‘… in 1972 there were 60,000 child abuse incidents which were brought to official attention in the United States. Just four years later, in 1976, the number that received official attention passed the half-million mark. Reported cases of child abuse probably represent only about half of what really occurs.’ [ibid p292]

This increase of child abuse includes an increase of sexual crimes against children, including incest, which is considered by some to be the major form of child abuse in the USA.

D.3.1.2 Changing attitudes to infanticide
A further sanctity of life issue flowing on from the legalization or liberalization of abortion is the issue of medical infanticide, in which doctors refuse to provide life support for disabled new-borns. Consider the following:

‘… no newborn infant should be declared human until it has passed certain tests regarding its genetic endowment and that if it fails these tests is forfeits the right to live’ [Francis Crick, 1978, quoted by Schaeffer, ibid p320].

‘My personal feeling … is that… when public opinion is ready for it, no child should be admitted into the society of the living who would be certain to suffer any social handicap – for example, any physical or mental defect that would prevent marriage or would make others tolerate his company only from a sense of mercy.’ [Millard S. Everett, quoted by Schaeffer on page 320].

But these statements take us into the area of euthanasia, which is the focus of our next study.

D.3.1.3 Sale of baby parts
In D.1.1 we have already seen the desensitization that occurs when abortion-on-demand is legalized. There is yet another area in which this desensitization is taking place. Does anyone stop to ask ‘What happens to the aborted babies?”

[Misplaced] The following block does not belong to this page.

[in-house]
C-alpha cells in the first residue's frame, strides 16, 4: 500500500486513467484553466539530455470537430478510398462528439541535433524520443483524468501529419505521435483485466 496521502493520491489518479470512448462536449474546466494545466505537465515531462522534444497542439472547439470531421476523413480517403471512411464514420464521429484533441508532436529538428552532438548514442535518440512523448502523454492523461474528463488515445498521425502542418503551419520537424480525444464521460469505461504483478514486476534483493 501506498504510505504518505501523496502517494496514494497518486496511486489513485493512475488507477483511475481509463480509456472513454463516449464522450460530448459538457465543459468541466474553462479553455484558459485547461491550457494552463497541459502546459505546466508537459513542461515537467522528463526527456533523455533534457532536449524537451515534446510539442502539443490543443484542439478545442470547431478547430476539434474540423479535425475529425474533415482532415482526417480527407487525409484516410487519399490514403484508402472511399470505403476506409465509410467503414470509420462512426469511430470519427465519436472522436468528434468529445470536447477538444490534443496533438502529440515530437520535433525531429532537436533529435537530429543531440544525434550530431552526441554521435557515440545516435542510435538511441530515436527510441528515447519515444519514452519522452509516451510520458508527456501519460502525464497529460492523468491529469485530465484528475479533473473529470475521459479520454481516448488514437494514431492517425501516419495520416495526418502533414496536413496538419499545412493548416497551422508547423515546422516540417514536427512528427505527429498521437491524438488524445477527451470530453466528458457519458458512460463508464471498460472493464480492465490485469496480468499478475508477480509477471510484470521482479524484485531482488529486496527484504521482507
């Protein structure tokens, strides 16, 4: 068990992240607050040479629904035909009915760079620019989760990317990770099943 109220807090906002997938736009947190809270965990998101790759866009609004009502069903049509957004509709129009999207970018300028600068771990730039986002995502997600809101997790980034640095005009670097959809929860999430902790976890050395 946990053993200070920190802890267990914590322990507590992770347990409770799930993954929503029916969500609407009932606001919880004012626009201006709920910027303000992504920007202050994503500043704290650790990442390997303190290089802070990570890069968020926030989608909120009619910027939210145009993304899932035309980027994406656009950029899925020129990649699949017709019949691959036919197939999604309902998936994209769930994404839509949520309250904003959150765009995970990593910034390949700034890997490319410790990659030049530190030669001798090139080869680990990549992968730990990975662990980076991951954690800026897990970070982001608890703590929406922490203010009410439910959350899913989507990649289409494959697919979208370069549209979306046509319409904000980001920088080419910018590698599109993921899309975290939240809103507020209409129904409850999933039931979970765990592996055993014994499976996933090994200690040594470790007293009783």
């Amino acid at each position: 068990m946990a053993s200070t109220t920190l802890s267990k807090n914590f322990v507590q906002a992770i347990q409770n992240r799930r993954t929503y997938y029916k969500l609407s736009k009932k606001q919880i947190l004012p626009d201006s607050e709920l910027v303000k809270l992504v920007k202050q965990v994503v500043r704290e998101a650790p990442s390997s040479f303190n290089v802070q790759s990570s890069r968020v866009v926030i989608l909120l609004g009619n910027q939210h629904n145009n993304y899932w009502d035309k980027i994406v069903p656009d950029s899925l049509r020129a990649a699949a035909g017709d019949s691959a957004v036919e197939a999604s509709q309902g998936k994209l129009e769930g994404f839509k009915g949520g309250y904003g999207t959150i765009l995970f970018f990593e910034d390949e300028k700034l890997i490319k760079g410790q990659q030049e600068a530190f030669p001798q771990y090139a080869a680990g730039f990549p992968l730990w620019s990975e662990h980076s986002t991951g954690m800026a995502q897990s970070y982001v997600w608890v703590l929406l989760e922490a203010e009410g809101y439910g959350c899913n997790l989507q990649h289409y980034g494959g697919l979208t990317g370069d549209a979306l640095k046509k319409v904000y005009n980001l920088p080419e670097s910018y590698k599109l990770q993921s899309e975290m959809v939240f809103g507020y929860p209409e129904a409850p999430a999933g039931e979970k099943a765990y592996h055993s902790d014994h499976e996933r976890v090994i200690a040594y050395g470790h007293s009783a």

We hear rumours of baby parts being sold in places like China, but this is also happening in the USA and Australia:

From :

‘The international trade in body parts of aborted babies and embryos is estimated by US market consultants to reach $1 billion by 2002. Melbourne IVF vivisectors, frustrated by Victorian regulations, import stem cells from embryonic humans destroyed in Singapore; other re-searchers can order specific foetal organs, excised and packaged within minutes of death, from “harvesting companies” in the US, which charge around $150 for the retrieval of a tiny liver or $500 for a trunk (with or without limbs); a spinal cord … for $325.’

And this from two quotes from the Australian Law Reform commission of the Australian Federal Government: [no longer available online]

‘Foetal tissue transplants: A separate, but not unrelated, subject is that of foetal tissue transplants, i.e. the transplantation of tissue taken from an aborted foetus. This form of transplantation has scientific appeal because foetal tissue appears to possess qualities in relation to tissue rejection which makes successful transplant much more likely.’